Learn MoreDownload 'Using Kinect for Windows with XNA' from Rob Miles

    • Education

      Bring Your Own Device–what it means in education

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      There’s a lot of interest in Bring Your Own Device in education, as many believe BYOD is going to be an increasing trend moving down from higher education into schools. But today, there aren’t many exemplars that we can look at to see how it might work.

      I have come across some stuff that might be useful, which is a case study from the Microsoft IT team (MSIT are the people that run our IT infrastructure for employees and the business). The scale probably isn’t typical, but there’s some excellent information that is!

      The Microsoft IT infrastructure and BYOD

      • Most employees at Microsoft are working with at least two portable devices at any given time
      • There are approximately 1.3 million devices on the Microsoft corporate network
      • Most employees expect to use their own devices for work
      • The challenge for IT is balancing employee productivity and satisfaction, whilst safeguarding the integrity and security of corporate data
      • Devices are evaluated for risk into a series of device classes
      • It’s a tricky set of decisions - the balance to be struck is between business value versus risk

      Tony Scott, the Microsoft CIO, puts it clearly:

        We worry about data security, not about a device in particular. When you do that, you find that your employees, or consumers of your information, love it, because now they have something that s useful to them both at home and at work. It’s also a recognition on the enterprise's part that a lot of our information comes from outside, not from internal IT systems.  

      Technologies to support BYOD in education

      The article goes on to discuss what technologies are being used by the Microsoft IT team to support the strategy. Although the situation is quite different, there are many parallels to how you would manage an education BYOD policy:

      • System Centre 2012 Configuration Management allows device management on the corporate network
      • Exchange ActiveSync allows for policy control over mobile devices – eg remote wipe
      • Office 365 provides secure access from anywhere to collaboration technologies
      • Direct Access provides secure remote access, without needing a VPN.
        The MSIT team saves approximately $300,000 per facility with this (as well as making me, as a user, happier than the days of VPN)
      • Lync and Lync Mobile allows real-time collaboration across multiple platforms.
        And the business saves over $200M using this every year for remote meetings, training and communications
      • OfficeTalk, which is an internal social network

      You should read the article for the full story – especially towards the end, when it talks about the best practices for development of future internal applications that are web-based and device agnostic – like using HTML5, supporting employee-driven development, and using the cloud.

      Learn MoreRead the full case study on Microsoft's BYOD story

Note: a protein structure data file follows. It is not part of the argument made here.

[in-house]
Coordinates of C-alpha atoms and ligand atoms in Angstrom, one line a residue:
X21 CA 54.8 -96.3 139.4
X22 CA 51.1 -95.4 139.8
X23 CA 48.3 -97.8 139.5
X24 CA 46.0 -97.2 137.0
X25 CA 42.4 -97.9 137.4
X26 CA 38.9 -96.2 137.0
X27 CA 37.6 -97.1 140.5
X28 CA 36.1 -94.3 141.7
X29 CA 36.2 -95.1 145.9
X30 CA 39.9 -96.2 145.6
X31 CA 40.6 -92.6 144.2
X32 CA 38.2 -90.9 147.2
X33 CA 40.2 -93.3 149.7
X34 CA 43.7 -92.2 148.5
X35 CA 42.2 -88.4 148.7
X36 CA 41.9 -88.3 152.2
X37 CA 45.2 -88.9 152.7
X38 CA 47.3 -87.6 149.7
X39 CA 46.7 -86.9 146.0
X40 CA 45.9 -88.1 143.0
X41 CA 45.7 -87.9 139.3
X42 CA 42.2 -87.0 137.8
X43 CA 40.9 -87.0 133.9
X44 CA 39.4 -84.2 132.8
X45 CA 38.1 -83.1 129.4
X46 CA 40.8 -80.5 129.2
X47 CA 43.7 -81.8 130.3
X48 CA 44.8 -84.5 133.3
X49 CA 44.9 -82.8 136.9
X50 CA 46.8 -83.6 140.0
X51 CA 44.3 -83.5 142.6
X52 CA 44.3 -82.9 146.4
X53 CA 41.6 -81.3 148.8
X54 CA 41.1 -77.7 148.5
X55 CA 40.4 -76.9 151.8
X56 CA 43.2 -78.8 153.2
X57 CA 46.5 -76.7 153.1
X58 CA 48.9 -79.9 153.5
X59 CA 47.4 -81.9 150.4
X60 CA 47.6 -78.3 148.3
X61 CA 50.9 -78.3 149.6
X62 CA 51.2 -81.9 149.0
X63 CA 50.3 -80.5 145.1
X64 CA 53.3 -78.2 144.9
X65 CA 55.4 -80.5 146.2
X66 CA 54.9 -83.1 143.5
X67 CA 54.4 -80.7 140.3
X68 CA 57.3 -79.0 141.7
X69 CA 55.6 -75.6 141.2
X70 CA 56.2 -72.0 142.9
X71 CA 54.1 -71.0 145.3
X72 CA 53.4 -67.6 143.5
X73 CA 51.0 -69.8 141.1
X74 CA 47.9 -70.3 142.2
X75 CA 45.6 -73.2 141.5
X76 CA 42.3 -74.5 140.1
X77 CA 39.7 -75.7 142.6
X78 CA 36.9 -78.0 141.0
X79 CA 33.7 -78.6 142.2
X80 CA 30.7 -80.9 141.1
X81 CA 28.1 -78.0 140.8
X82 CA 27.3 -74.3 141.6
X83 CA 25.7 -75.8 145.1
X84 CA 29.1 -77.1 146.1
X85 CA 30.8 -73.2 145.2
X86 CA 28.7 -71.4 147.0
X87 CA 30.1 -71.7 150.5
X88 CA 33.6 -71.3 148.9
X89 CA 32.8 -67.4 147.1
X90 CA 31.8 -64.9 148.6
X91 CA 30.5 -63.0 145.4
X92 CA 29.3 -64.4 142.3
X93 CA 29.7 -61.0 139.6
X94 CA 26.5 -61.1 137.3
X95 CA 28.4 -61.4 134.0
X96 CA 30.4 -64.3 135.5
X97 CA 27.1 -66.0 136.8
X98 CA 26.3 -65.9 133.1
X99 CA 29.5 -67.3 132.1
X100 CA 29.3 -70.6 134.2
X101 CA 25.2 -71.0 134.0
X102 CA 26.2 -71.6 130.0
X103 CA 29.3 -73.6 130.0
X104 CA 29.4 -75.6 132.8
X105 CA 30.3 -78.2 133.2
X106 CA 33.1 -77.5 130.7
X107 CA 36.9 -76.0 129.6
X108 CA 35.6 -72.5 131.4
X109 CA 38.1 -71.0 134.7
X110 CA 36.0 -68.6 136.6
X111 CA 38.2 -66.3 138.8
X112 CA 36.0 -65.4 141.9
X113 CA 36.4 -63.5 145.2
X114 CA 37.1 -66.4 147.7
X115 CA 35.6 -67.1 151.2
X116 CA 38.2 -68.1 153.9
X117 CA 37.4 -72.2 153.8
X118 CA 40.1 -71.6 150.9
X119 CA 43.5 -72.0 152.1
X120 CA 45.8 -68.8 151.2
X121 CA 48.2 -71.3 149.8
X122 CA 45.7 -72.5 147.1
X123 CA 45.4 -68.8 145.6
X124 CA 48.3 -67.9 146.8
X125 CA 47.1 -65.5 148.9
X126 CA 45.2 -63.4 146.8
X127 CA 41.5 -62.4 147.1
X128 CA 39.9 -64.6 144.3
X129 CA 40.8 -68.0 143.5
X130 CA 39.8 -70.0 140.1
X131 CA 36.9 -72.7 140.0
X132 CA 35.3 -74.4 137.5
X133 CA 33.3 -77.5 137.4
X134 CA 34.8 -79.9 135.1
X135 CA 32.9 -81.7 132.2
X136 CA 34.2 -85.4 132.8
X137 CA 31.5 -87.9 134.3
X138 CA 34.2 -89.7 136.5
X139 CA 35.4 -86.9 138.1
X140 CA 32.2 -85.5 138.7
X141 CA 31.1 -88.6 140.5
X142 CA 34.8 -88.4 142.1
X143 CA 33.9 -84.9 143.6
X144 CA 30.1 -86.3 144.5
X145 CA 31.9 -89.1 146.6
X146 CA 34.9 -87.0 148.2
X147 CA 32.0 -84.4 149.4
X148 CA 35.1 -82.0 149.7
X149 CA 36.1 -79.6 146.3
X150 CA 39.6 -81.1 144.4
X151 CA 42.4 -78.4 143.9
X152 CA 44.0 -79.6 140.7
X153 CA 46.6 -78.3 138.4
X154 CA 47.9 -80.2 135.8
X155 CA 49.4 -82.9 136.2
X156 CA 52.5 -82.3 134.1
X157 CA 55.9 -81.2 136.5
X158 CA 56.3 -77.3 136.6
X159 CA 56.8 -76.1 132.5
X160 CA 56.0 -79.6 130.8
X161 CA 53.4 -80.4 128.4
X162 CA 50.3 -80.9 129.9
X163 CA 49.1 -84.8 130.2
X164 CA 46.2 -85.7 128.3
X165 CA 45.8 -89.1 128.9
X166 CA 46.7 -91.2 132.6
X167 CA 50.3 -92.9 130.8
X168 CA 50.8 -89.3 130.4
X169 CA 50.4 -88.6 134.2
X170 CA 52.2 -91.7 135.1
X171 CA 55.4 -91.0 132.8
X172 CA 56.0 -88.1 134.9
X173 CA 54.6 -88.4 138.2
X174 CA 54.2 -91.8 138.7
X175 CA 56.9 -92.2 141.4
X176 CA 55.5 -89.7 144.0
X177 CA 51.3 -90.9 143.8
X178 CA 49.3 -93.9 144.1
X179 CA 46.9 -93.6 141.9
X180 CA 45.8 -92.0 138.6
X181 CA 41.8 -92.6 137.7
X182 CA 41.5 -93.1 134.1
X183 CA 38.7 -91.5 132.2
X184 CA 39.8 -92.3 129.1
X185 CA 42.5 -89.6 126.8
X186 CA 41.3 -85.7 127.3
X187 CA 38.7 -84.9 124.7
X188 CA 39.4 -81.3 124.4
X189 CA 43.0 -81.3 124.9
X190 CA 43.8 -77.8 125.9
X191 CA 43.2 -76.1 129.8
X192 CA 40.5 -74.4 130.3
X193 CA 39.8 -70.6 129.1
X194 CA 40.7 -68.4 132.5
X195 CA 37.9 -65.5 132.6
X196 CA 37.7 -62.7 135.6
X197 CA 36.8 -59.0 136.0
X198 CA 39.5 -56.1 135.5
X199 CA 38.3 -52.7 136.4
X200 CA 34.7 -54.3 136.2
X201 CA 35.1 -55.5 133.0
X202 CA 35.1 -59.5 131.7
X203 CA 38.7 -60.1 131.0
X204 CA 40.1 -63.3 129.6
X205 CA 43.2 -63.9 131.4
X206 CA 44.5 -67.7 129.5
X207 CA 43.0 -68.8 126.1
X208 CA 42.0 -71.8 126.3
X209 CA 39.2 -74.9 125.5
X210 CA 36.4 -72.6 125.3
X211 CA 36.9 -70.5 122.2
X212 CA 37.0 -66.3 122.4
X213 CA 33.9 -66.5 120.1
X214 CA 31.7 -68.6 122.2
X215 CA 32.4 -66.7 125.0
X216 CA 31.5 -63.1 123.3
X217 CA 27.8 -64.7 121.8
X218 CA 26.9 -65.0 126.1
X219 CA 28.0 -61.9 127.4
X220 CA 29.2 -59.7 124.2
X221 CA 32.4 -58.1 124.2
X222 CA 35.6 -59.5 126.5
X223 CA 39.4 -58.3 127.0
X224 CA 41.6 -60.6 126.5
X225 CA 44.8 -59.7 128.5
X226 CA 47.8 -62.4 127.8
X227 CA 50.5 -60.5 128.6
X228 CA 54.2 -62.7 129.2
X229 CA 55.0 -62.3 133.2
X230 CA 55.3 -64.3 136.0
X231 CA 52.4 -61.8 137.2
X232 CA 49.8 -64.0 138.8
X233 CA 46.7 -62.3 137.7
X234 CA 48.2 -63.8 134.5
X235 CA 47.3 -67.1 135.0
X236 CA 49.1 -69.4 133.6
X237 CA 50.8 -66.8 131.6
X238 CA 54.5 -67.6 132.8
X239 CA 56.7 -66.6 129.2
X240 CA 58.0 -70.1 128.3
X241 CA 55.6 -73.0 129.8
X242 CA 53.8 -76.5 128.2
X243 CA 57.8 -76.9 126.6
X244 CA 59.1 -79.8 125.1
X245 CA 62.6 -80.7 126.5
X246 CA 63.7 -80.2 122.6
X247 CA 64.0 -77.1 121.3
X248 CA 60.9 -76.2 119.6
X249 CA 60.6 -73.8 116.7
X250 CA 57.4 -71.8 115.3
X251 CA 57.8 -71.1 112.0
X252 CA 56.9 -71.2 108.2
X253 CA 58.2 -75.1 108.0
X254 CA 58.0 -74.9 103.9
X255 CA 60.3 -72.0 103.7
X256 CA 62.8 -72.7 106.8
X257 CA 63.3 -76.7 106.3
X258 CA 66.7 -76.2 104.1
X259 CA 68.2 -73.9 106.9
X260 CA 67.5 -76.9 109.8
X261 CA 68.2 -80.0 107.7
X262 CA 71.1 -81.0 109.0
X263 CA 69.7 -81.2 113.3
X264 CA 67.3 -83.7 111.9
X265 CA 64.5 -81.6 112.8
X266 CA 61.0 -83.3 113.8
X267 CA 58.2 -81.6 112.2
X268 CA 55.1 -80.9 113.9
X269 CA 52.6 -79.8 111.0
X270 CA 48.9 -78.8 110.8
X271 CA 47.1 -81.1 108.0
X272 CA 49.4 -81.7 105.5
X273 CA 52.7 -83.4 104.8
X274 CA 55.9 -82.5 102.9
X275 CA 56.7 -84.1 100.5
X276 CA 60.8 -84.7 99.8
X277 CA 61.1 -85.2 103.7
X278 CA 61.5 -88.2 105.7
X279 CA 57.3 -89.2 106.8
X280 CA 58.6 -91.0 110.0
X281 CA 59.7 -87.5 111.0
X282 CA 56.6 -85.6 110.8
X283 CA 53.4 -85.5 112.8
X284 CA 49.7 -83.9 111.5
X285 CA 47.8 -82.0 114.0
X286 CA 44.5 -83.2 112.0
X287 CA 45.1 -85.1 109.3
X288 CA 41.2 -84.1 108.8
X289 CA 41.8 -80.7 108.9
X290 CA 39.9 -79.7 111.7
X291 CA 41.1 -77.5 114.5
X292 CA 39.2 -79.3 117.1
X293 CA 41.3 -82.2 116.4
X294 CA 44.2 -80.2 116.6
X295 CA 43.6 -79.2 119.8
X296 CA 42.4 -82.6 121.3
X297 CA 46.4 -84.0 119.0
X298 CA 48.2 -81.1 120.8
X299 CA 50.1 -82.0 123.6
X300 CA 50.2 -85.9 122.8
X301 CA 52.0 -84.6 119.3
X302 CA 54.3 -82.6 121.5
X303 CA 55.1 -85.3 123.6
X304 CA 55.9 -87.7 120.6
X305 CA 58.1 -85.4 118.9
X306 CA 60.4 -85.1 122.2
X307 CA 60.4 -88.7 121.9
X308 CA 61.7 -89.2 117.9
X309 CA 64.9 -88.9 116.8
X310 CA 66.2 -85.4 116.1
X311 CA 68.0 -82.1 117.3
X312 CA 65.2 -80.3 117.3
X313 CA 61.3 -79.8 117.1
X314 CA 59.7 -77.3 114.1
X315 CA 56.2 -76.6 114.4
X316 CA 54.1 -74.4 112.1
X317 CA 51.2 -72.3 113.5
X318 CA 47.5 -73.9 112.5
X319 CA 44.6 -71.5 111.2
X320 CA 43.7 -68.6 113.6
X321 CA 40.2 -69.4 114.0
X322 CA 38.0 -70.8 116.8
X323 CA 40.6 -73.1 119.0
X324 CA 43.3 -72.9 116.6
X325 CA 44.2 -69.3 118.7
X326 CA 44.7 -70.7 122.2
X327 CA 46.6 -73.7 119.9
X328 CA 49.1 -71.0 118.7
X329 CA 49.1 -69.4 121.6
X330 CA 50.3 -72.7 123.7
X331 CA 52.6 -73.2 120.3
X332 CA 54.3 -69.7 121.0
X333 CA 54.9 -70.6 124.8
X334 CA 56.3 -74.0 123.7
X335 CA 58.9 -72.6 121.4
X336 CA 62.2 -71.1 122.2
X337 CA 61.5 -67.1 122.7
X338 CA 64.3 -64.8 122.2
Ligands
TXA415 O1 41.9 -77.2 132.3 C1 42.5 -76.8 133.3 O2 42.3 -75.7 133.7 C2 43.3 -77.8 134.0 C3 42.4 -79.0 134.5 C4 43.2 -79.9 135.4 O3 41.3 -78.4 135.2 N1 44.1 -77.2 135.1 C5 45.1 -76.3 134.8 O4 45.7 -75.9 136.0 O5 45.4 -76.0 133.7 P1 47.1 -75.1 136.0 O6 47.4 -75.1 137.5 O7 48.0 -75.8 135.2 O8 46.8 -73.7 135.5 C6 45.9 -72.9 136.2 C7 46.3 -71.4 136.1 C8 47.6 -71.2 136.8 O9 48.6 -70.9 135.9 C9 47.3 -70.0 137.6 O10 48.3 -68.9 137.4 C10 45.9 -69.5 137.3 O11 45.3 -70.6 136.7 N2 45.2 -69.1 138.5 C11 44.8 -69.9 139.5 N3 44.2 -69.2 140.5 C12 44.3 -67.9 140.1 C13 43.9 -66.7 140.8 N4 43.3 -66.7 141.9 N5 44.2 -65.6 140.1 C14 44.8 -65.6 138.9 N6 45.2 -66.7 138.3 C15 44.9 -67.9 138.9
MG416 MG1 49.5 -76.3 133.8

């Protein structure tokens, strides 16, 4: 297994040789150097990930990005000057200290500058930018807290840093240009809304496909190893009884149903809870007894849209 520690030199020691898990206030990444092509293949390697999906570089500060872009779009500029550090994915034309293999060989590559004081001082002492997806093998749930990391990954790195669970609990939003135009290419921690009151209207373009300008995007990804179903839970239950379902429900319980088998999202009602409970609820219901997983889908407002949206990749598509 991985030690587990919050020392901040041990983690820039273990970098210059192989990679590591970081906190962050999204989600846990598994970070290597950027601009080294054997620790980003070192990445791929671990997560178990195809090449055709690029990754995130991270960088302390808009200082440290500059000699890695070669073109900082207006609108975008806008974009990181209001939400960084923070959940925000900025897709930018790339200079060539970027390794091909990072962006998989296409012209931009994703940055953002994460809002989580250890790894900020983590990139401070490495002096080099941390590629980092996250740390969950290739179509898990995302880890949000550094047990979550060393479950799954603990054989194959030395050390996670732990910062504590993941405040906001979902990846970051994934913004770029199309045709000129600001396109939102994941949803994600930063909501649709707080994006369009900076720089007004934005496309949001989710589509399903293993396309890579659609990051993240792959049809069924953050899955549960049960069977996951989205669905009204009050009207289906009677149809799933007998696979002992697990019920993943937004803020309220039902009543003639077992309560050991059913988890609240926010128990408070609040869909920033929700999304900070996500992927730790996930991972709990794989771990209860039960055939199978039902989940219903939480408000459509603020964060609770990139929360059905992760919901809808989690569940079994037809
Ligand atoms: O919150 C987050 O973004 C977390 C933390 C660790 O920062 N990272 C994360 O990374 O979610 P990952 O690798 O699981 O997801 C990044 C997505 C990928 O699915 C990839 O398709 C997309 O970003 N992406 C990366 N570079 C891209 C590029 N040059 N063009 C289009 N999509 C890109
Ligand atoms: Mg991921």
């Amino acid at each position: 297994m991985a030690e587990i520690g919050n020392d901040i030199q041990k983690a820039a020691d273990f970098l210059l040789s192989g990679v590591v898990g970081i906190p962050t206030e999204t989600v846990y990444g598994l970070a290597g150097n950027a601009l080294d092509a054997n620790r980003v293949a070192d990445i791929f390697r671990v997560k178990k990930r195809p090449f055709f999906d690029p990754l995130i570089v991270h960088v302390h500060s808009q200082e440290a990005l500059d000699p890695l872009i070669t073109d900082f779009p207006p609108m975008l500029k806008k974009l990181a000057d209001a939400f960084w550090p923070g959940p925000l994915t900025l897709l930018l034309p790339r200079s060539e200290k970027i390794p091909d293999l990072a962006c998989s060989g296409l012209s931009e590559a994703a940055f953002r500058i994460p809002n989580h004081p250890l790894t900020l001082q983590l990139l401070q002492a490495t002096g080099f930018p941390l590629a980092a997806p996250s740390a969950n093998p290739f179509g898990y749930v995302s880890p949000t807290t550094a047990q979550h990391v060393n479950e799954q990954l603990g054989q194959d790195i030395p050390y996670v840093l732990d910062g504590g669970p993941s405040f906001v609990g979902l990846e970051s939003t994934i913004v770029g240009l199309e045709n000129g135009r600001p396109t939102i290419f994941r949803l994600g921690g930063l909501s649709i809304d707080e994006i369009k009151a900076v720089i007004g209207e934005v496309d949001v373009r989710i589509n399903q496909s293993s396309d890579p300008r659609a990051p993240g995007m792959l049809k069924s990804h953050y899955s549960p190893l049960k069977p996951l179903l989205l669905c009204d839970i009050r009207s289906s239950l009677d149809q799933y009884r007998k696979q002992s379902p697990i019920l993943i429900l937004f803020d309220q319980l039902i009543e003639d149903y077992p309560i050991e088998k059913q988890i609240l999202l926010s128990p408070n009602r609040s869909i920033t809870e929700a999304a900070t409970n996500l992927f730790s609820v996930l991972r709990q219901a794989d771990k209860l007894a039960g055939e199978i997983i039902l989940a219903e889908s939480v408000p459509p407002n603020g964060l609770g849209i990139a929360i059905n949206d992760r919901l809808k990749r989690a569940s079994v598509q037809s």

NB: I have gone back and tagged articles on this blog relevant to Bring Your Own Device in Education, so that you can easily track down everything on the subject.

    • Education

      Kinect in the classroom – new case studies

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      Following on from previous posts about Kinect in education, here’s a couple of case study examples of Kinect in education that you may be interested in.

      Sunset Elementary School

      imageAt Sunset Elementary School in Colorado, students are using Kinect across the curriculum, to study geography, science, natural history etc. And their teacher reports that she’s seen improvements in their comprehension and knowledge retention. As Cheryl Arnett says “There’s power for kids in things that capture their interested, and are also something they can learn from. We’ve barely scratched the surface of where this can go; it’s limited only by our imaginations.” 

      University of Washington

      imageRobin Angotti, an associate professor of maths education at the University of Washington-Bothell, is also working with Kinect for education. With two computer science students at UW-Bothell, Jebediah Pavleas and Jack Chang, she’s created a custom Kinect app to help teach students functions of mathematics such as distance, acceleration, and velocity by letting them plot these equations on a graph in real time using Kinect and their bodies rather than just computing an equation with a pencil on graph paper.

      She came across Kinect and decided to create a math app that would bridge the gap between the abstract formulas and the real world her students live and breathe in. Why? As Robin says:

        Maths is a gatekeeper. If kids don’t get into algebra by their [their first] year of high school, they’re off track to major in any kind of STEM [Science, Technology, Engineering and Maths] field. It’s really interesting – data shows that maths is a favourite subject when kids are younger. Somewhere in the middle school years, when they’re starting to have to abstract (when math moves from the concrete world of addition, subtraction and multiplication to the more abstract equations of geometry and algebra), we’re losing them. This piece of software makes math less abstract.